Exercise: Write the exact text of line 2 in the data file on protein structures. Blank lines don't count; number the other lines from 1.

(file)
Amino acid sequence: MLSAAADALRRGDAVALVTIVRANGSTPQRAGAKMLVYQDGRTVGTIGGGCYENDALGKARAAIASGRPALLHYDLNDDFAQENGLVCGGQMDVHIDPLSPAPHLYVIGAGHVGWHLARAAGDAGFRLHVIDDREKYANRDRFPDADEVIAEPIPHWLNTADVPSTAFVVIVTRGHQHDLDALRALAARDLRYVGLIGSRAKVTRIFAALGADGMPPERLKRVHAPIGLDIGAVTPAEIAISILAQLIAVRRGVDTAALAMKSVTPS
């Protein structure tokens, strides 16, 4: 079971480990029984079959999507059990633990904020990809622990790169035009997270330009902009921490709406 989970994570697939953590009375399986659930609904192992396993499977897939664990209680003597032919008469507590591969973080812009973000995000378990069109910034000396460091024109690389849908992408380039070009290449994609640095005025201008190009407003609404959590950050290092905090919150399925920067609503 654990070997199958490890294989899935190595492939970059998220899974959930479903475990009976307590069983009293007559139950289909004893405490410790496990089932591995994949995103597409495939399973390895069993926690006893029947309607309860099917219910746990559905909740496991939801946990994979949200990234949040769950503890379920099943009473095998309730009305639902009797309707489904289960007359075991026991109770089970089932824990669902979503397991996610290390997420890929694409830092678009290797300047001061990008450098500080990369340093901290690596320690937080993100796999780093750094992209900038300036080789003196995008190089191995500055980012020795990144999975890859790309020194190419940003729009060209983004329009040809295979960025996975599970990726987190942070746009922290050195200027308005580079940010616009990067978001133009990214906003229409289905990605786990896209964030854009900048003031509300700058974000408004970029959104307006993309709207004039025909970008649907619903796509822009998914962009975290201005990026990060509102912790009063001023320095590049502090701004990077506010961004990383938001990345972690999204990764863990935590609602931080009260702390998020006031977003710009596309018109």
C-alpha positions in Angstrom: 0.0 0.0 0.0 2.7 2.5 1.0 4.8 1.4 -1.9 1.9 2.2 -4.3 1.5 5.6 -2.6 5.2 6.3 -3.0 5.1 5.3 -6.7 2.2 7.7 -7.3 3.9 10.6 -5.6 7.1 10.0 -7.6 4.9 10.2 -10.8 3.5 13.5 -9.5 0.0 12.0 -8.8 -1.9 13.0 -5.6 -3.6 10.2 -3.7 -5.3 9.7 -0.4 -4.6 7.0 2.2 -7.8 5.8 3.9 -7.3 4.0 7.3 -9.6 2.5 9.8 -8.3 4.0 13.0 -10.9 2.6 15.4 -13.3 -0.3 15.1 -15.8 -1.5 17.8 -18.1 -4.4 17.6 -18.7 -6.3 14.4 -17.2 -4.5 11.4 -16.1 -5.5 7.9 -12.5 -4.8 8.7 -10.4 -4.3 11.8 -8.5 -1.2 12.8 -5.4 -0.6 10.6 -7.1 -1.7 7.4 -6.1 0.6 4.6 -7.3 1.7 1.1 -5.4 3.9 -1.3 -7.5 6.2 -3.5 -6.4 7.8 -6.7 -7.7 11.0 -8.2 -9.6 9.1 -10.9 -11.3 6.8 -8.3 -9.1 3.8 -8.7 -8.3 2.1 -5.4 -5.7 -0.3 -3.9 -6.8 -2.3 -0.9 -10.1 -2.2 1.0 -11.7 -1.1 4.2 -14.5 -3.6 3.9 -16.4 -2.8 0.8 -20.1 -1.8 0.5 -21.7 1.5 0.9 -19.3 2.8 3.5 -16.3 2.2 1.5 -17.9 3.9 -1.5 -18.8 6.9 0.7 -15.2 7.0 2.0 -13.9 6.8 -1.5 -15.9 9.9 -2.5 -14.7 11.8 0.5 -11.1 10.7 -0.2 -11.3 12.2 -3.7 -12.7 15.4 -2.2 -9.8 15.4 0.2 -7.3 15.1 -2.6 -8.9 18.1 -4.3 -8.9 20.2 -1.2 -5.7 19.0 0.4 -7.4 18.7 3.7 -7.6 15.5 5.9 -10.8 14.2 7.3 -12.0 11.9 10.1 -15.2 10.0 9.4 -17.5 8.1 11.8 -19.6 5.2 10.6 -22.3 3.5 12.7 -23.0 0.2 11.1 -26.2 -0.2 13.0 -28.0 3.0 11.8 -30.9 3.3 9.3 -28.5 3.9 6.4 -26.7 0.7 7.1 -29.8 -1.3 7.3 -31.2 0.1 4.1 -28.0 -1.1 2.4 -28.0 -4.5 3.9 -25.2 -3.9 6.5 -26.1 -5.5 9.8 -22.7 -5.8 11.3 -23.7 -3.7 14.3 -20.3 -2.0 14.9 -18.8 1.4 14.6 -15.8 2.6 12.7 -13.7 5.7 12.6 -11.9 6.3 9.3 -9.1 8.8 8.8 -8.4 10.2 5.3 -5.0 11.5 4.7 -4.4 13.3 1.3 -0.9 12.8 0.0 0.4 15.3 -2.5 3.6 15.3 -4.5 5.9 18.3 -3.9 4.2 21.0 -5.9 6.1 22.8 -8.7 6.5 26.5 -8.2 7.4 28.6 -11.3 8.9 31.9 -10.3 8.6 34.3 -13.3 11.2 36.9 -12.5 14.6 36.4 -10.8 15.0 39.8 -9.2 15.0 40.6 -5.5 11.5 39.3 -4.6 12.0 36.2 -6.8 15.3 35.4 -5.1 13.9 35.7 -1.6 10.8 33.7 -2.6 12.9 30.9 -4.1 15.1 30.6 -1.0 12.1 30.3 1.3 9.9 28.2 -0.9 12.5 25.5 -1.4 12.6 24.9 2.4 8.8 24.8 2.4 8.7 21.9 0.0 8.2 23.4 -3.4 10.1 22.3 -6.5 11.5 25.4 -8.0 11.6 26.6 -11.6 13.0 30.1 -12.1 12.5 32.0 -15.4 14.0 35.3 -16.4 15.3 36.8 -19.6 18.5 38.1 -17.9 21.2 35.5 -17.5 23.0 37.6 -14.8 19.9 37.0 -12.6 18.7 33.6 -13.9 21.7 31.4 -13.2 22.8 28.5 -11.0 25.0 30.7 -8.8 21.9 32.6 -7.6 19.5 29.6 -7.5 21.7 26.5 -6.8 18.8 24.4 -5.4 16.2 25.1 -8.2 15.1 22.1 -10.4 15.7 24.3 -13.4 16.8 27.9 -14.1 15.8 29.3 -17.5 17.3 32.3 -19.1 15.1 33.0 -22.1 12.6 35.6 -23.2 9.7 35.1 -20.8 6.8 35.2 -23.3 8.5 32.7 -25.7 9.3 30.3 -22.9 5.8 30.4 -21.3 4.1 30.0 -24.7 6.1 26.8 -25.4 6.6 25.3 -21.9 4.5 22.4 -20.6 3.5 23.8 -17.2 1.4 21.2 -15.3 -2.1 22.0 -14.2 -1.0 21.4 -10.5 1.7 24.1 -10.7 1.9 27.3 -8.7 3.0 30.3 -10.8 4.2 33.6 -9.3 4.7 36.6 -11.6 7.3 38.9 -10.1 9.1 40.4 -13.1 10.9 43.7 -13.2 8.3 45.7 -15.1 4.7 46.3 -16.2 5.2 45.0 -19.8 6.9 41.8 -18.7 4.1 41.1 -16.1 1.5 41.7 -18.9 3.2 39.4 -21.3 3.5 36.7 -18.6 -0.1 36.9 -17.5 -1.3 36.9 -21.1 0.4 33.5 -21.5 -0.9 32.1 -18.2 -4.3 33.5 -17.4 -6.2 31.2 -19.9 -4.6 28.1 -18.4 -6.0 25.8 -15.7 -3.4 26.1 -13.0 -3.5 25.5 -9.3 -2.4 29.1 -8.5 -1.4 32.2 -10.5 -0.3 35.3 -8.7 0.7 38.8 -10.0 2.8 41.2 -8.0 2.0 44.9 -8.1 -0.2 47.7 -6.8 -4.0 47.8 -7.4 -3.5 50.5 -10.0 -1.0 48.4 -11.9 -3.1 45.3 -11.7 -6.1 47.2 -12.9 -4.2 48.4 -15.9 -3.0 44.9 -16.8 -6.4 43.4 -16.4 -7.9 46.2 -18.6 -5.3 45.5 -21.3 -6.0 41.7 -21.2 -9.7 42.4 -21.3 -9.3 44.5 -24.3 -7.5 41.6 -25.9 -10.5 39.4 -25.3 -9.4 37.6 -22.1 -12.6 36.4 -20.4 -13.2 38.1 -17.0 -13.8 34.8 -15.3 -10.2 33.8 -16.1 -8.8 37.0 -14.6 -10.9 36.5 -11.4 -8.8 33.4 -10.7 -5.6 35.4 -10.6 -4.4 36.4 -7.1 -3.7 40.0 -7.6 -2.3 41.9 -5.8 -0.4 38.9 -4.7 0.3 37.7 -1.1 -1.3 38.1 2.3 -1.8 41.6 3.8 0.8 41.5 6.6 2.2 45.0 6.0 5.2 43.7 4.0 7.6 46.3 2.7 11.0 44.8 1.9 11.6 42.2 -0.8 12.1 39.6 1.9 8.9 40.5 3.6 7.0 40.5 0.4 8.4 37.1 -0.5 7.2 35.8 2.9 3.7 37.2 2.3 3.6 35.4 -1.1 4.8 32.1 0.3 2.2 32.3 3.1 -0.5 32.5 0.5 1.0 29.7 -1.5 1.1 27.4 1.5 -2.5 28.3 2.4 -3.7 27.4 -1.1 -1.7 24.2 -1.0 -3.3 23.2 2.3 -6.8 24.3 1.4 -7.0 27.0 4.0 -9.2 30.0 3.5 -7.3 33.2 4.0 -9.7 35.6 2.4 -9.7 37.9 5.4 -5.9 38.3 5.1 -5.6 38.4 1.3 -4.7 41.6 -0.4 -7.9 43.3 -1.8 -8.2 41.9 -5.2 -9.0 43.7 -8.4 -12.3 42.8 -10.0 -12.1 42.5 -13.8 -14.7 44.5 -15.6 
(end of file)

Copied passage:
């Protein structure tokens, strides 16, 4: 079971480990029984079959999507059990633990904020990809622990790169035009997270330009902009921490709406 989970994570697939953590009375399986659930609904192992396993499977897939664990209680003597032919008469507590591969973080812009973000995000378990069109910034000396460091024109690389849908992408380039070009290449994609640095005025201008190009407003609404959590950050290092905090919150399925920067609503 654990070997199958490890294989899935190595492939970059998220899974959930479903475990009976307590069983009293007559139950289909004893405490410790496990089932591995994949995103597409495939399973390895069993926690006893029947309607309860099917219910746990559905909740496991939801946990994979949200990234949040769950503890379920099943009473095998309730009305639902009797309707489904289960007359075991026991109770089970089932824990669902979503397991996610290390997420890929694409830092678009290797300047001061990008450098500080990369340093901290690596320690937080993100796999780093750094992209900038300036080789003196995008190089191995500055980012020795990144999975890859790309020194190419940003729009060209983004329009040809295979960025996975599970990726987190942070746009922290050195200027308005580079940010616009990067978001133009990214906003229409289905990605786990896209964030854009900048003031509300700058974000408004970029959104307006993309709207004039025909970008649907619903796509822009998914962009975290201005990026990060509102912790009063001023320095590049502090701004990077506010961004990383938001990345972690999204990764863990935590609602931080009260702390998020006031977003710009596309018109």